conflict, of course; the war in Ukraine. We have not forgotten that. And also the question of federal spending in the United States and our border

crisis but are concerned, of course.


SOARES: What do you think, Doug, he will bring to the floor first?

HEYE: Well, he said Israel is coming up first and I don't think that is a big surprise. Then we will have to see, what does he do with Ukraine?

And that is where there is some doubt. Then the other issue is clearly keeping the government open. I would note that when we thought that Jim

Jordan might be speaker, Chip Roy, who is one of the leaders of the Freedom Caucus, said, let's give him some grace. Let's give him some room to


We will have to see if Mike Johnson gets that same room. It was room that Tom Emmer, Steve Scalise and Kevin McCarthy did not have. But Johnson will

need and hopefully will get, so that he can work with and against the president, in trying to keep the government open.

SOARES: Before I let you go, where does he stand on more aid to Ukraine, Doug?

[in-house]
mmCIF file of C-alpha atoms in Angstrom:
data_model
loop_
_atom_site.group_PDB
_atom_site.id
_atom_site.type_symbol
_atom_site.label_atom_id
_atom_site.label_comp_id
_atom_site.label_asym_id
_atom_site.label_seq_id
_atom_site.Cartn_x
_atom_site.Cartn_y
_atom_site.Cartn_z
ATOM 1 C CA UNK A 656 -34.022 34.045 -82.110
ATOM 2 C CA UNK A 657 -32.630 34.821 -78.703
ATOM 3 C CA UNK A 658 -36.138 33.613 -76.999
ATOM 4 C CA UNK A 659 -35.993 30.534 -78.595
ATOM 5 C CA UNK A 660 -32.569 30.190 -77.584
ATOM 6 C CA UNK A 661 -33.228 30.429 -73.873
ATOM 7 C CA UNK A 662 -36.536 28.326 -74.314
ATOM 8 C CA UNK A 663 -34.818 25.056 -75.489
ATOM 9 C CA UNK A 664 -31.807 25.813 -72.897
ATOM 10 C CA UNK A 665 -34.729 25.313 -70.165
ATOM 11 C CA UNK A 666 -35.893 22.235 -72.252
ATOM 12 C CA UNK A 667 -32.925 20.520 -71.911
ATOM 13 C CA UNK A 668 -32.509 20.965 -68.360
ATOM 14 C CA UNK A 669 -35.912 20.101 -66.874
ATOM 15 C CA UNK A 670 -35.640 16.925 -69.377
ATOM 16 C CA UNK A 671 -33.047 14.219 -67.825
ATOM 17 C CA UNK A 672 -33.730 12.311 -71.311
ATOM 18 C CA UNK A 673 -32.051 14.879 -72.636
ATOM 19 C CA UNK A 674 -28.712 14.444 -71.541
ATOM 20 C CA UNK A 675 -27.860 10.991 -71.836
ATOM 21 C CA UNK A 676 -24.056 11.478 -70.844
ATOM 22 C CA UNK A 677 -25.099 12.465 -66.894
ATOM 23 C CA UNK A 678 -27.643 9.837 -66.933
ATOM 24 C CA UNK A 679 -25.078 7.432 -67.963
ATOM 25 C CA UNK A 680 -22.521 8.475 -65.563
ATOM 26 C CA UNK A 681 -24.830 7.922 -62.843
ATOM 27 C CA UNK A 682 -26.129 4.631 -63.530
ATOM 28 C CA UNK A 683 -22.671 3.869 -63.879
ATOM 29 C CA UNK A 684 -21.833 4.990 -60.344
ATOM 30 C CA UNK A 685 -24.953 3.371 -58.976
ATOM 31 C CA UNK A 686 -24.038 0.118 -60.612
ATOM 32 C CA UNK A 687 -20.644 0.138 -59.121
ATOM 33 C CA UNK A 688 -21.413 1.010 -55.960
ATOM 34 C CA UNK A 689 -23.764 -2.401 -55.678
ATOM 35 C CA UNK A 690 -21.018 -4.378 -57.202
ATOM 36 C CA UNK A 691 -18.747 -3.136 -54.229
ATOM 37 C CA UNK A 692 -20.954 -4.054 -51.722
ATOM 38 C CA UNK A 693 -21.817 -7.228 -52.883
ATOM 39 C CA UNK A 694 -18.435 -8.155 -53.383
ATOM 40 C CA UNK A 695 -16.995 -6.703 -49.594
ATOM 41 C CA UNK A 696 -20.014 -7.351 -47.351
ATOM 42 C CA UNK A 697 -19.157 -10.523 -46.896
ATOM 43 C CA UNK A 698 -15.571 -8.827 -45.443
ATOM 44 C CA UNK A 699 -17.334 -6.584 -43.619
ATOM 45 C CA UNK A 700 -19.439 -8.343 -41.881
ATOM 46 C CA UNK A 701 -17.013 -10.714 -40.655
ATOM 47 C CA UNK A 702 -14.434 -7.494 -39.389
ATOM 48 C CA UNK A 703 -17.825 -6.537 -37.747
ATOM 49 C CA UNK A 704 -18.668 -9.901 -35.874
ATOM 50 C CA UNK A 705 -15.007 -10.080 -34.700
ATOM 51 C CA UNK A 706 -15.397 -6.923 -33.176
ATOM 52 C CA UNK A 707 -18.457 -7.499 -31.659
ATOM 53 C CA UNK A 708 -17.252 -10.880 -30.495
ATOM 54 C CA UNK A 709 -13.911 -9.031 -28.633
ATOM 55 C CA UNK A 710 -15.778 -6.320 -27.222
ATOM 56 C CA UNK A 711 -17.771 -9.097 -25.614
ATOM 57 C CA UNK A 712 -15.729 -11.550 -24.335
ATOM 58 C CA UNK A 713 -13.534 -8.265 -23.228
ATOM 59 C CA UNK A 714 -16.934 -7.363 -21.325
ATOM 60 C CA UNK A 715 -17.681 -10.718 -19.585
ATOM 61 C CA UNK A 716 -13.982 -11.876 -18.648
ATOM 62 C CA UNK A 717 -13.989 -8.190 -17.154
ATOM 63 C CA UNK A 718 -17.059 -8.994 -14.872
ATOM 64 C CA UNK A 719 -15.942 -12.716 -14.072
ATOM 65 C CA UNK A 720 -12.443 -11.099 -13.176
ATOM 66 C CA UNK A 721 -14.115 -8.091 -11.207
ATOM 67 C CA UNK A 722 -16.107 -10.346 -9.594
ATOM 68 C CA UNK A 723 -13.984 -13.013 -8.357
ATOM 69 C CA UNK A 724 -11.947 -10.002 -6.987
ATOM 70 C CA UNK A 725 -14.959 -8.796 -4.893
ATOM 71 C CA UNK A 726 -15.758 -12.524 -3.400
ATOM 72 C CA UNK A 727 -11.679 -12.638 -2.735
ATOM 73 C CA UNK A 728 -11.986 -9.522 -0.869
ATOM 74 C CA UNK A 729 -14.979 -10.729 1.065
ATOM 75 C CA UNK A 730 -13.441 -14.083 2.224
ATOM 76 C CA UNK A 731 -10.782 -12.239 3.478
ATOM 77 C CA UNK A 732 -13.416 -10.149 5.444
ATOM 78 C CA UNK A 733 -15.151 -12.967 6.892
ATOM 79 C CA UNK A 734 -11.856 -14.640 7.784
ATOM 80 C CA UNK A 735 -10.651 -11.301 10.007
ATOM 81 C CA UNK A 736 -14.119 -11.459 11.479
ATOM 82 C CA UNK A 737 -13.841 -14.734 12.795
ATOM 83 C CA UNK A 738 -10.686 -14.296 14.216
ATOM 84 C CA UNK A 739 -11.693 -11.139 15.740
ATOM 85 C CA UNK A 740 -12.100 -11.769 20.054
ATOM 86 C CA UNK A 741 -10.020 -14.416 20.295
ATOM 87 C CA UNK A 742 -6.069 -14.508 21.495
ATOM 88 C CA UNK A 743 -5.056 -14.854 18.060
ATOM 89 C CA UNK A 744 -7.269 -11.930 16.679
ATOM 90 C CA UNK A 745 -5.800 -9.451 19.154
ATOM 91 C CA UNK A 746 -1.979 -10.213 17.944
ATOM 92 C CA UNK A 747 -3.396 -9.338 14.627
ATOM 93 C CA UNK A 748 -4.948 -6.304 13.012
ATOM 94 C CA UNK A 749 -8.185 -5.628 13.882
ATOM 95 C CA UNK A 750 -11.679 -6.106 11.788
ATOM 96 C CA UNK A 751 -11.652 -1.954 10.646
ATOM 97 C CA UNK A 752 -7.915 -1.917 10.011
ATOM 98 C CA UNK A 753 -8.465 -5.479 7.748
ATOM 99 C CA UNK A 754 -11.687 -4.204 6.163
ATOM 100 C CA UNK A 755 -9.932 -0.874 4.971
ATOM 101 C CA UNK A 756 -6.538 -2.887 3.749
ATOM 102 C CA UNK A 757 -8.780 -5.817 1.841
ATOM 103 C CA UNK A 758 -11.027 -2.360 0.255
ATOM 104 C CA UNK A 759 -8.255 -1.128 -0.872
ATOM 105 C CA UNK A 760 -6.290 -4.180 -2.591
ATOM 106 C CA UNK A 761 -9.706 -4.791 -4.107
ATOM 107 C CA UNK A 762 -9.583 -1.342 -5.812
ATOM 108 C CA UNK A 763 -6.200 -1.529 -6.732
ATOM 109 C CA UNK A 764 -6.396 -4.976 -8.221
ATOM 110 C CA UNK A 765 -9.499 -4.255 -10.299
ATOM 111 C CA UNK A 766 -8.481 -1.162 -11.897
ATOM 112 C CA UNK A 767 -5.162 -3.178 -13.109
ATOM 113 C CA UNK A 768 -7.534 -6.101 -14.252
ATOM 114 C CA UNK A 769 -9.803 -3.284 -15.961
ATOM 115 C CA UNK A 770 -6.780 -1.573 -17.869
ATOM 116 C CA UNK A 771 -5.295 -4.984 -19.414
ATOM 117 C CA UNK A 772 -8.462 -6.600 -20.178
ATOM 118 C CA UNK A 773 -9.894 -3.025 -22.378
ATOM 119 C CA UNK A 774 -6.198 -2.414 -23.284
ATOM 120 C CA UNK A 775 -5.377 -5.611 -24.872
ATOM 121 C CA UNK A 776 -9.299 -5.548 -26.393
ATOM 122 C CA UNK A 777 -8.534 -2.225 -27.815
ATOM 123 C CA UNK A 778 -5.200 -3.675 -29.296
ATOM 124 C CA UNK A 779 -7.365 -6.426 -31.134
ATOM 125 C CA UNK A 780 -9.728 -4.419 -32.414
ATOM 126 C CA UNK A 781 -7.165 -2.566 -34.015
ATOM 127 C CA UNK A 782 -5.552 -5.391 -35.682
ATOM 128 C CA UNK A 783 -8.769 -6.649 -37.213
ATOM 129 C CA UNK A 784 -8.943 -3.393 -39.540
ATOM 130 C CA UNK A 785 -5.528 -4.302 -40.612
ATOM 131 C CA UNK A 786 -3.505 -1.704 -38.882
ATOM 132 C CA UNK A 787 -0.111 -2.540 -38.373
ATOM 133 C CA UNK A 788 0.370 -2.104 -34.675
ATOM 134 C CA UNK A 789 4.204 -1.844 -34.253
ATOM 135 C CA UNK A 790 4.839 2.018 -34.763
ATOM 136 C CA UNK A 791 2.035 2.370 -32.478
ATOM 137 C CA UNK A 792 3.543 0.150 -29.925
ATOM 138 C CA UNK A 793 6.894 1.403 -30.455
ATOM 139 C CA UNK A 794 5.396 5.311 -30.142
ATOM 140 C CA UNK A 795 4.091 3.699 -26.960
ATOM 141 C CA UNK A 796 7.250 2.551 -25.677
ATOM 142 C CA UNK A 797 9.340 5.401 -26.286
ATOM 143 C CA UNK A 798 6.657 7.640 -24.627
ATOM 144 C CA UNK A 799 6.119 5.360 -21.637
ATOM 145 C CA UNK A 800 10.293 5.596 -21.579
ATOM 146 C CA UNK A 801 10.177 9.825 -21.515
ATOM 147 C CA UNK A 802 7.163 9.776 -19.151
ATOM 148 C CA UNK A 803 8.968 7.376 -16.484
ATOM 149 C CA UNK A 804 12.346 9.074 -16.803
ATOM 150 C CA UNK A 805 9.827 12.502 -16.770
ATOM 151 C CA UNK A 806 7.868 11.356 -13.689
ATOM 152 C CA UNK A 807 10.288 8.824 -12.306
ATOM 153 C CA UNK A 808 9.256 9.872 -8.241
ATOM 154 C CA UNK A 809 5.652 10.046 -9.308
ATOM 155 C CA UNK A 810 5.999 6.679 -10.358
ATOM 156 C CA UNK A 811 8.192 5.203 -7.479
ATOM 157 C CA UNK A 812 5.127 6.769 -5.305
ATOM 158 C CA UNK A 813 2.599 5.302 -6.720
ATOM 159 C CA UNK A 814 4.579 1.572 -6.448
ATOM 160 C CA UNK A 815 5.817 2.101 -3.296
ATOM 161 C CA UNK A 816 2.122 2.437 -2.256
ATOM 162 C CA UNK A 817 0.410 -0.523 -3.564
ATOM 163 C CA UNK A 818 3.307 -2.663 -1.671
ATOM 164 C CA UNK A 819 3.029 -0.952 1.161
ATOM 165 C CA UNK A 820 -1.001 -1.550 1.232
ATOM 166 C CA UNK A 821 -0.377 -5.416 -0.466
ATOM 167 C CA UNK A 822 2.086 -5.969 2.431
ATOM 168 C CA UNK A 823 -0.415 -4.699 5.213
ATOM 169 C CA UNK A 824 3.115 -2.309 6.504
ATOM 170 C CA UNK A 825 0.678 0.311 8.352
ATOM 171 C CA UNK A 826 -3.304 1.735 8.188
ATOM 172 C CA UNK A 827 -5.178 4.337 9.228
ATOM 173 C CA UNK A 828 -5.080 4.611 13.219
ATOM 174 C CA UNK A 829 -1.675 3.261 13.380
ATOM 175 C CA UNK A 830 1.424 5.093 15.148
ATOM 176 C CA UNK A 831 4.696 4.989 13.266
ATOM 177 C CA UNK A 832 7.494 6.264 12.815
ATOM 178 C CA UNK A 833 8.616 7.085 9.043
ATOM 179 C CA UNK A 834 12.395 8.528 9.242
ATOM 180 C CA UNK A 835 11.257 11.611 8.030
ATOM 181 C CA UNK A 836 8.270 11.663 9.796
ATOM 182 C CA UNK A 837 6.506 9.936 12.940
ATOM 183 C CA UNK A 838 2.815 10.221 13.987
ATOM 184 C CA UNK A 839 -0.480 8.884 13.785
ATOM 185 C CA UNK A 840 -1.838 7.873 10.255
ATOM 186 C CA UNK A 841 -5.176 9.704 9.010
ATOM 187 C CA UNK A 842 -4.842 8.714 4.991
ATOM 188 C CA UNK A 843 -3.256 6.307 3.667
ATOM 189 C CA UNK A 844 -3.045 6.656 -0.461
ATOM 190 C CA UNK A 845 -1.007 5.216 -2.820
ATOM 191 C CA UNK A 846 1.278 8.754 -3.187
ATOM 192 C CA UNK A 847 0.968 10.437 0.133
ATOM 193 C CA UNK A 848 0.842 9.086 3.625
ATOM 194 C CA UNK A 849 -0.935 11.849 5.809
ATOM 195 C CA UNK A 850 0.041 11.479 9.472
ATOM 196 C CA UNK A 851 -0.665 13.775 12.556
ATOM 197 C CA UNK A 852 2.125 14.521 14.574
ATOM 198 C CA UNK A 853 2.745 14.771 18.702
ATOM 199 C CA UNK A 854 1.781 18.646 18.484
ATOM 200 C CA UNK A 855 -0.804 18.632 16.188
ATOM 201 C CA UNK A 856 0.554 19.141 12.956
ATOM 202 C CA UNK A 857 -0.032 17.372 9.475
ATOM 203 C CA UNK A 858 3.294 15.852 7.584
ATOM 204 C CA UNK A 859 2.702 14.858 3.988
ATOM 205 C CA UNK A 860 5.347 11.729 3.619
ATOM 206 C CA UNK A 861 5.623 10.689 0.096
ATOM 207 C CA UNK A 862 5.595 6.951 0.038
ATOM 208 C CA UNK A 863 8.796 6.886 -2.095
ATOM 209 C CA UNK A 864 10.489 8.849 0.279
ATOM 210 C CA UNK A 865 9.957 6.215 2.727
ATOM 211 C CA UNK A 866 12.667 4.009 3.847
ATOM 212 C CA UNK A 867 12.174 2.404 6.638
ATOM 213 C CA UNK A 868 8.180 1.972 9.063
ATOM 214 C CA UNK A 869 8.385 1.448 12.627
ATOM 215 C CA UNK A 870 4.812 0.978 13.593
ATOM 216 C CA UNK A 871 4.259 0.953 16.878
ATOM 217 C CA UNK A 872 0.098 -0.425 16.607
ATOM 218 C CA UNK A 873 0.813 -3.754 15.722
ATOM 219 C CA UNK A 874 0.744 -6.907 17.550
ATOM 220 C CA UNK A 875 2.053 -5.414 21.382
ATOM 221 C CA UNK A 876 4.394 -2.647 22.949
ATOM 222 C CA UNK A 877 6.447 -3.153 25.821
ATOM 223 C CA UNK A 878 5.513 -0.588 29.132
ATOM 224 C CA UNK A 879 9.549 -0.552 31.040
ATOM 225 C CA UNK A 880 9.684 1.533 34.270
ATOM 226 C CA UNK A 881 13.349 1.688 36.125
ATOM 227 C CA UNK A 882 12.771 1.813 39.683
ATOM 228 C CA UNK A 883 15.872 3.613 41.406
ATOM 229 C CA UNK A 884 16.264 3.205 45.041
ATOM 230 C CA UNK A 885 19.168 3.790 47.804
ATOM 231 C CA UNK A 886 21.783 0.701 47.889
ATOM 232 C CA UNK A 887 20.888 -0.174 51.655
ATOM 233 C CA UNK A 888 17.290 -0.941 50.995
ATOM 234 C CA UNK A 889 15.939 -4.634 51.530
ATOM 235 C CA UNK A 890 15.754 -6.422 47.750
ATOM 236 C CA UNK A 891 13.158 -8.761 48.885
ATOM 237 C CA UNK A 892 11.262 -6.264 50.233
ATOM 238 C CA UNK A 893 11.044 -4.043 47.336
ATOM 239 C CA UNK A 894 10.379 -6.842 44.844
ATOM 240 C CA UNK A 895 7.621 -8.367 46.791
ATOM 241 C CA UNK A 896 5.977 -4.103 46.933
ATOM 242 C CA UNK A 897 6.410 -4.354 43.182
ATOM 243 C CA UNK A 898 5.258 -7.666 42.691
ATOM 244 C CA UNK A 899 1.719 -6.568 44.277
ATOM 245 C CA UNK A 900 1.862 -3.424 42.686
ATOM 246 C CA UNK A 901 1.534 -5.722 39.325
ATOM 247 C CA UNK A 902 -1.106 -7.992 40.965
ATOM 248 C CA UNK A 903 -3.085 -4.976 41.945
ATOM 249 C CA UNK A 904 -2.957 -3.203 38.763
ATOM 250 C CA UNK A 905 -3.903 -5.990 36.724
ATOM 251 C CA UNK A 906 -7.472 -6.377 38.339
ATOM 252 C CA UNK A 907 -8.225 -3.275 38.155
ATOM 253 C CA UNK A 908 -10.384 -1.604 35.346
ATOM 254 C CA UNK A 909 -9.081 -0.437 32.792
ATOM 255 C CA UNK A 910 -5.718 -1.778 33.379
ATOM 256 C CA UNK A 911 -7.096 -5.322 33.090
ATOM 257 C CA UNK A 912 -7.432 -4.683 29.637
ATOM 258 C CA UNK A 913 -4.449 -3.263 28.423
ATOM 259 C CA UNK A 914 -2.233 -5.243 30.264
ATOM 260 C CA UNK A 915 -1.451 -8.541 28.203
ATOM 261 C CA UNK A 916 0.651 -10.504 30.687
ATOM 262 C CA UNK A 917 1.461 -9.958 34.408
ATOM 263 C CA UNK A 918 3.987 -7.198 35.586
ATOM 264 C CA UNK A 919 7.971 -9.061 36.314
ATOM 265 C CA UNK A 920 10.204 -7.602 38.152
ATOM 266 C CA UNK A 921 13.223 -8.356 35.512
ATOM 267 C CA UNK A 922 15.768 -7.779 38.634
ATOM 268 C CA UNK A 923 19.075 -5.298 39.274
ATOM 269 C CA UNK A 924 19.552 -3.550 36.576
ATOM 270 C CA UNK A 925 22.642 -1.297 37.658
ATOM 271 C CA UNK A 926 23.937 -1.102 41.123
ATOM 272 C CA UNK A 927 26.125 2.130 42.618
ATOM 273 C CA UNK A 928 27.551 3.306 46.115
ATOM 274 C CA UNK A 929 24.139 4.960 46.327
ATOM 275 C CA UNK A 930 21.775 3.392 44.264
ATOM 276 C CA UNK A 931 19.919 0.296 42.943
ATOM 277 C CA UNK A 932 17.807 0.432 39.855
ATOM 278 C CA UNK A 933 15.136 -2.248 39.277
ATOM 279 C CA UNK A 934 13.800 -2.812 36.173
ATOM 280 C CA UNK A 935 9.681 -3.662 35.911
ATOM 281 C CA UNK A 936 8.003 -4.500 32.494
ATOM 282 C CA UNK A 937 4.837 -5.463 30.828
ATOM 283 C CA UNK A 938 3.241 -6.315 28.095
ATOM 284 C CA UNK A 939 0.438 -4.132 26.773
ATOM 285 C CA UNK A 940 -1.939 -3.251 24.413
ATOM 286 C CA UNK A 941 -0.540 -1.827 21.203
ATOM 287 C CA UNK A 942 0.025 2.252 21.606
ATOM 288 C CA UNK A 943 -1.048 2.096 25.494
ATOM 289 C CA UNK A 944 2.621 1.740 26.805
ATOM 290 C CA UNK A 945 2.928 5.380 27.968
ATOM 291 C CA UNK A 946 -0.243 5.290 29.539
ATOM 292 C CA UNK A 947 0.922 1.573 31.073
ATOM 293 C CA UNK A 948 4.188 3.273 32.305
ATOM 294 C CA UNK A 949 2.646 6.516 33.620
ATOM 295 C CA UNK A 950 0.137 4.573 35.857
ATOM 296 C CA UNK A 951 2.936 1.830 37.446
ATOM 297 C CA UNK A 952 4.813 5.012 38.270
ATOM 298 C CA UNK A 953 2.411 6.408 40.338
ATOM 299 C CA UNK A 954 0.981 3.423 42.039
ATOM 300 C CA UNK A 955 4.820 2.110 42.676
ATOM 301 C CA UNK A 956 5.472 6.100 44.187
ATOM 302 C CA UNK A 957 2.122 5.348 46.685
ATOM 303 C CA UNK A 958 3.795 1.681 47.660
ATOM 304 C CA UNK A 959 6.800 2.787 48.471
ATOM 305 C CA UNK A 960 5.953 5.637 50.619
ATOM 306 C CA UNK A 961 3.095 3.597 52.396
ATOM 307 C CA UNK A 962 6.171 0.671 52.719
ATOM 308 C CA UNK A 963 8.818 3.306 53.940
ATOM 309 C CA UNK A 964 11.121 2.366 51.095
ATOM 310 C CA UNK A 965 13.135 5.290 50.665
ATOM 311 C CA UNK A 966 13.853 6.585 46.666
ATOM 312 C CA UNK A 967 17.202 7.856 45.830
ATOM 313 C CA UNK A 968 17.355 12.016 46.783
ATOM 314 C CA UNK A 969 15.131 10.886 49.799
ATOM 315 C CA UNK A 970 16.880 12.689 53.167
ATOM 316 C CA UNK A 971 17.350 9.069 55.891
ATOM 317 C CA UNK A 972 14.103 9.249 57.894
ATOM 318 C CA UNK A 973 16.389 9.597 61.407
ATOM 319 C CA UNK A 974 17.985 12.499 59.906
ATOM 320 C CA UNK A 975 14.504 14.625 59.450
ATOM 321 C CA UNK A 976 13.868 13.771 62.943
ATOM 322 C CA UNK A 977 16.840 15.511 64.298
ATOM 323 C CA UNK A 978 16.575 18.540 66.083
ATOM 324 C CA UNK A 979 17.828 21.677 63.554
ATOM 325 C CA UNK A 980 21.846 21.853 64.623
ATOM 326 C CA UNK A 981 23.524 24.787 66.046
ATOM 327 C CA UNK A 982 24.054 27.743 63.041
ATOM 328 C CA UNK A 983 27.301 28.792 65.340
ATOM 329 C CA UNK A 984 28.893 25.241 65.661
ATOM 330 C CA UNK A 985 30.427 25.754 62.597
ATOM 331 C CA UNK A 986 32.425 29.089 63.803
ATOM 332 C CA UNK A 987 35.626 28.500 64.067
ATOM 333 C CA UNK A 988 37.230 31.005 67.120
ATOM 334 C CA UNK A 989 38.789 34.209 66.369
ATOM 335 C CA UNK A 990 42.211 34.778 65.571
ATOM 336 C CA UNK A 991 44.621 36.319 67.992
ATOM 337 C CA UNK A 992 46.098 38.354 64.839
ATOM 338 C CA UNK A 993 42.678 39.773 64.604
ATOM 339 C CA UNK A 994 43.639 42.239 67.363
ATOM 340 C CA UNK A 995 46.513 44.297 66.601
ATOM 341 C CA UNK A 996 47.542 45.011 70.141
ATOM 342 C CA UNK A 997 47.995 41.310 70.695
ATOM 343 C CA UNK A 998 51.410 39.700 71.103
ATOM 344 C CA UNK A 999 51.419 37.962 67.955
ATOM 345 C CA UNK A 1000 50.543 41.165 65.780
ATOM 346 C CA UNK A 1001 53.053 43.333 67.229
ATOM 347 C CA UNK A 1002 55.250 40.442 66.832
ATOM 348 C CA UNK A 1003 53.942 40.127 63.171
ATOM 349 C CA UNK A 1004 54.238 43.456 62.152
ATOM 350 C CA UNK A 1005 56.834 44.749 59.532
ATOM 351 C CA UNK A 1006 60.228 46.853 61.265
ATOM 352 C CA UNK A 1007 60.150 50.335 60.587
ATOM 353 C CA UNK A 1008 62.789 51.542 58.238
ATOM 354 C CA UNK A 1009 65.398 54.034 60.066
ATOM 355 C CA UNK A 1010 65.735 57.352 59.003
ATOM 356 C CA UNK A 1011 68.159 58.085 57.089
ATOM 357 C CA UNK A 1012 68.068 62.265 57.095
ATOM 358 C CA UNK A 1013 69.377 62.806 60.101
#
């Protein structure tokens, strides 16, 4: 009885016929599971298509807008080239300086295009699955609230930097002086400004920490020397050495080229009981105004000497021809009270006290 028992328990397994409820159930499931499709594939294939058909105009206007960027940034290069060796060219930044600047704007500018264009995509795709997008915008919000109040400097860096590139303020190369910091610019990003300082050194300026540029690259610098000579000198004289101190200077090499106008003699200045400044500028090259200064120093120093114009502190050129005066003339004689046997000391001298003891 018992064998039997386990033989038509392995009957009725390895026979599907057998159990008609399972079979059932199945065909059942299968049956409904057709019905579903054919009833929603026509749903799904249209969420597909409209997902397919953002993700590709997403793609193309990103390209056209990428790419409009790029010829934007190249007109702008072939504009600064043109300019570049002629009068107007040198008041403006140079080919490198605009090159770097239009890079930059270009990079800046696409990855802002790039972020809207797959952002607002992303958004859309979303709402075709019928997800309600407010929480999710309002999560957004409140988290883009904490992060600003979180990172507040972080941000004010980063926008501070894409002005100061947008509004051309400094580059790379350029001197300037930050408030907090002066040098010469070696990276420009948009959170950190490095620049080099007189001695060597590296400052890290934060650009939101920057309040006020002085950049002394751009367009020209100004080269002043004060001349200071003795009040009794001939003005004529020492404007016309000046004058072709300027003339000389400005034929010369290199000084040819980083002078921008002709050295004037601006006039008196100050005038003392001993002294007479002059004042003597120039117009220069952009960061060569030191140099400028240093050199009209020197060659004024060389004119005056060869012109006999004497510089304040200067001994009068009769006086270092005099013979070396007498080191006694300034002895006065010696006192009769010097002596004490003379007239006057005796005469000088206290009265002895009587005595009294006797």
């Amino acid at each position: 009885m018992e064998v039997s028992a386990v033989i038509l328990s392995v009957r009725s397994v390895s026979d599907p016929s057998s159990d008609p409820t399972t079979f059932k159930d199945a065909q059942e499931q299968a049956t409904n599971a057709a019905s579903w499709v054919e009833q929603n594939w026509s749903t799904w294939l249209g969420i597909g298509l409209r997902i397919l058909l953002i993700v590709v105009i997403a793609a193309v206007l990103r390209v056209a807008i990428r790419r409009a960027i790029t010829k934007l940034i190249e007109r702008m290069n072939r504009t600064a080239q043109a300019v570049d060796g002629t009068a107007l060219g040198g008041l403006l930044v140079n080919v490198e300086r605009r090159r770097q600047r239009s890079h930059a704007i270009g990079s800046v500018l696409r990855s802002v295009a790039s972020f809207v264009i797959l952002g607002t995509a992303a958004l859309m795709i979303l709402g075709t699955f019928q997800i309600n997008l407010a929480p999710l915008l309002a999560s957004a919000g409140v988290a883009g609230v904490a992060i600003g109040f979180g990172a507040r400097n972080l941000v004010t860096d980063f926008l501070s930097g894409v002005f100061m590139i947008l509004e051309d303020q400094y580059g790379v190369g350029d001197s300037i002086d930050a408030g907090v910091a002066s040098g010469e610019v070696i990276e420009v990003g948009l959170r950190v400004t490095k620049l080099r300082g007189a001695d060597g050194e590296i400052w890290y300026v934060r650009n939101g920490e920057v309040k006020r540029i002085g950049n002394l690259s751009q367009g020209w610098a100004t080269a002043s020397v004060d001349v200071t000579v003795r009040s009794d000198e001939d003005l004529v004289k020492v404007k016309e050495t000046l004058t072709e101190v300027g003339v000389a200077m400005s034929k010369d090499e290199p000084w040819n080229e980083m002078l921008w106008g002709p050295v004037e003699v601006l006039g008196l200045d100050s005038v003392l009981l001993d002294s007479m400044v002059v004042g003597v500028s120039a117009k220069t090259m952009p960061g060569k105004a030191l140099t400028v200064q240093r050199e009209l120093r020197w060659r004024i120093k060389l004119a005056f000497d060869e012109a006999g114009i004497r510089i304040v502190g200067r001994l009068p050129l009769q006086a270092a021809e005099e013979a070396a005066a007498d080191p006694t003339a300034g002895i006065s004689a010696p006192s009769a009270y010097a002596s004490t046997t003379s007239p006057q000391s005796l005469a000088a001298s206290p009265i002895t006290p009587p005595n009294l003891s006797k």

HEYE: Well, he's been skeptical. He's voted for it in the past. He's also been skeptical of it. You know, we will have to see.

How does this new role as the Speaker of the House, which is a very different role than just being a rank and file member of Congress -- it's a

constitutional office -- whether that affects things. That's where Mitch McConnell is going to play a role here as well.

SOARES: Doug, always great to see you, obviously, better in person when you're in London but great nevertheless.

HEYE: Always better in London.

SOARES: Thanks, Doug, great to see you.

HEYE: Thank you.